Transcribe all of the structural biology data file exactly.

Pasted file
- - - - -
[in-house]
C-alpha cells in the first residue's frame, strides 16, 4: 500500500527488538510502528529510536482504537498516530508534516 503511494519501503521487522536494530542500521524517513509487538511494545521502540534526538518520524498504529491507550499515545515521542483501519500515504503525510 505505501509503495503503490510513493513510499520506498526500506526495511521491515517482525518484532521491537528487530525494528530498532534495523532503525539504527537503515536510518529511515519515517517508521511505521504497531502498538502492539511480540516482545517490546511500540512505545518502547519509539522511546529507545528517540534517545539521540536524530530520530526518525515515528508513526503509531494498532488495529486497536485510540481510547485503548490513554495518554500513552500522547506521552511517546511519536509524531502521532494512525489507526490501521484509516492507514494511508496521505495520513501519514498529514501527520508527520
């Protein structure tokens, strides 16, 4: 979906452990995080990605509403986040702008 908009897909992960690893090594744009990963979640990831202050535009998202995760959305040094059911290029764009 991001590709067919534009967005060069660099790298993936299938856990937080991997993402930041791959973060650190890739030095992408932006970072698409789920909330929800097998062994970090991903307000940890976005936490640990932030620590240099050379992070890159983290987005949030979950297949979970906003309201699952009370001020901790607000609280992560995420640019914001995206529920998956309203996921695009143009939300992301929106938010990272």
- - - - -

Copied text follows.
[in-house]
C-alpha cells in the first residue's frame, strides 16, 4: 500500500527488538510502528529510536482504537498516530508534516 503511494519501503521487522536494530542500521524517513509487538511494545521502540534526538518520524498504529491507550499515545515521542483501519500515504503525510 505505501509503495503503490510513493513510499520506498526500506526495511521491515517482525518484532521491537528487530525494528530498532534495523532503525539504527537503515536510518529511515519515517517508521511505521504497531502498538502492539511480540516482545517490546511500540512505545518502547519509539522511546529507545528517540534517545539521540536524530530520530526518525515515528508513526503509531494498532488495529486497536485510540481510547485503548490513554495518554500513552500522547506521552511517546511519536509524531502521532494512525489507526490501521484509516492507514494511508496521505495520513501519514498529514501527520508527520
């Protein structure tokens, strides 16, 4: 979906452990995080990605509403986040702008 908009897909992960690893090594744009990963979640990831202050535009998202995760959305040094059911290029764009 991001590709067919534009967005060069660099790298993936299938856990937080991997993402930041791959973060650190890739030095992408932006970072698409789920909330929800097998062994970090991903307000940890976005936490640990932030620590240099050379992070890159983290987005949030979950297949979970906003309201699952009370001020901790607000609280992560995420640019914001995206529920998956309203996921695009143009939300992301929106938010990272």